European Cetacean Bycatch banner loading

"Man is but a strand in the complex web of life"

Internal links buttons



Fisheries: Commission acts to protect dolphins and porpoises

24th July 2003

DN: IP/03/1111

TEXT: Franšais Deutsch


24th July 2003

The European Commission adopted today a draft Regulation to curb the accidental capture of cetaceans such as dolphins and harbour porpoises in fishing gear, as this is threatening the conservation of these species. The measures taken by Member States under the 1992 Habitats Directive have been insufficient to adequately protect these animals. The Commission therefore proposes a two-pronged approach: first, a short-term step designed to tackle by-catches by immediately restricting the use of driftnets in the Baltic and phasing them out completely by January 2007, and establishing the mandatory use of acoustic devices on gillnets throughout EC waters to warn off cetaceans. The second part will involve measures to ensure the monitoring of cetacean by-catches with a view to increasing knowledge of the phenomenon. Greater understanding of by-catches and better assessment of cetacean populations are necessary to develop more strategic measures at a later date. This proposal will now go to the Council and the European Parliament.

Welcoming the measures, Franz Fischler, responsible for Agriculture, Rural Development and Fisheries, said: "The Common Fisheries Policy must achieve sustainable fisheries without undermining marine biodiversity. These measures will ensure that fishing activities do not threaten the conservation of cetaceans while increasing knowledge of the interaction between these species and fishing gear."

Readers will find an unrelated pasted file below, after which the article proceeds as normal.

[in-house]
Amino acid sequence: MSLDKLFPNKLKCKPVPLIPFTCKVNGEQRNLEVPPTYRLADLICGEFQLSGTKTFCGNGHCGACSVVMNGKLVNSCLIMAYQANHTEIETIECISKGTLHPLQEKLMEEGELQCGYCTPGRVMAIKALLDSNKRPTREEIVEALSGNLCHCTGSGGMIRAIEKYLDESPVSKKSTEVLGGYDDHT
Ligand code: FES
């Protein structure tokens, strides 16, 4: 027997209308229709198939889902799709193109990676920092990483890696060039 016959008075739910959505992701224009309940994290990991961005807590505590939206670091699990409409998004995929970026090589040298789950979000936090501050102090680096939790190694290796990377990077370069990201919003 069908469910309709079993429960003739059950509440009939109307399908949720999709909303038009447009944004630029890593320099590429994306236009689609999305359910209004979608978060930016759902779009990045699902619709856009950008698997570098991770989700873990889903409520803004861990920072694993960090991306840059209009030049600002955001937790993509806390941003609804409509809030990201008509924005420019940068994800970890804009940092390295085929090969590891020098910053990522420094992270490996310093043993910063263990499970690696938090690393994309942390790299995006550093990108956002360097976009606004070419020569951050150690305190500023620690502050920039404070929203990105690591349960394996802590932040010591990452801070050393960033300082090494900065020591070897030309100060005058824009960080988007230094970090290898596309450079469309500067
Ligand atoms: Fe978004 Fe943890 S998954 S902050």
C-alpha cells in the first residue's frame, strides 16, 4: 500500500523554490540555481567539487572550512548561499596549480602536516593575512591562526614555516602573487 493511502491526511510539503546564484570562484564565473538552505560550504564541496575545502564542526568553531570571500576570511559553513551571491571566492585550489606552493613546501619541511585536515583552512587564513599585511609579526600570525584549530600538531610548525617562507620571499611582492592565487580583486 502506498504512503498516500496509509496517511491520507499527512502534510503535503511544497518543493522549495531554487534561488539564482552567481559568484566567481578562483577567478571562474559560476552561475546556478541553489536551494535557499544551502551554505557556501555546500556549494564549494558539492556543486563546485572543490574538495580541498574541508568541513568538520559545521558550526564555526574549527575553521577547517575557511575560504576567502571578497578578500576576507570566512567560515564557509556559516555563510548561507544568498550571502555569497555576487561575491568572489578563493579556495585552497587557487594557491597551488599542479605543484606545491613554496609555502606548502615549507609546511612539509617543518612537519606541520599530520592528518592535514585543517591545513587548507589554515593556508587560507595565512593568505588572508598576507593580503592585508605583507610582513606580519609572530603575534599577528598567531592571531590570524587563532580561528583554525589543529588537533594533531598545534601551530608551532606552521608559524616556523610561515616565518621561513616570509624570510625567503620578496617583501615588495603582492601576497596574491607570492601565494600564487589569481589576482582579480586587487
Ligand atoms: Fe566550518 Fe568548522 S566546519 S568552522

Proposed measures

There are insufficient data to allow a precise estimation of the number of accidental catches of cetaceans in fishing gear, their distribution and their impact on populations. However, available scientific advice shows that most of the fishing gears commonly used in European fisheries are responsible for some cetacean by-catch. The most serious problems appear to be caused by gillnets and pelagic (mid-water) trawls. The Commission is proposing two main sets of measures to curb by-catches:

Phasing out the use of driftnets in the Baltic Sea:

Harbour porpoises are the most critically endangered small cetaceans in Europe. The population of Baltic harbour porpoises is so low as to make the impact of the rare by-catches significant for the conservation of this population. To protect biodiversity, the Commission proposes to limit the length of driftnets in the Baltic to 2.5 Km immediately. These driftnets would be progressively phased out by 1 January 2007 when their use would be completely prohibited. This has already been the case under the Common Fisheries Policy for driftnets in tuna fisheries in the Atlantic and the Mediterranean since 1 January 2002 on account of the danger that they pose to some species caught as by-catch.

Using acoustic deterrent devices

Wide-ranging tests on acoustic devices, better known as 'pingers', have been shown to reduce by-catches of small cetaceans such as dolphins and harbour porpoises in gill net fisheries around the world. Fisheries particularly relevant for this measure include bottom-set gillnets in areas frequented by harbour porpoises in the Baltic, North Sea, the Channel and the Celtic shelf. The use of pingers will become mandatory on gillnets and apply to all vessels involved in these fisheries. Small vessels will also be included as their contribution to the overall gillnet fisheries is significant and porpoises are found near the shore where these vessels operate.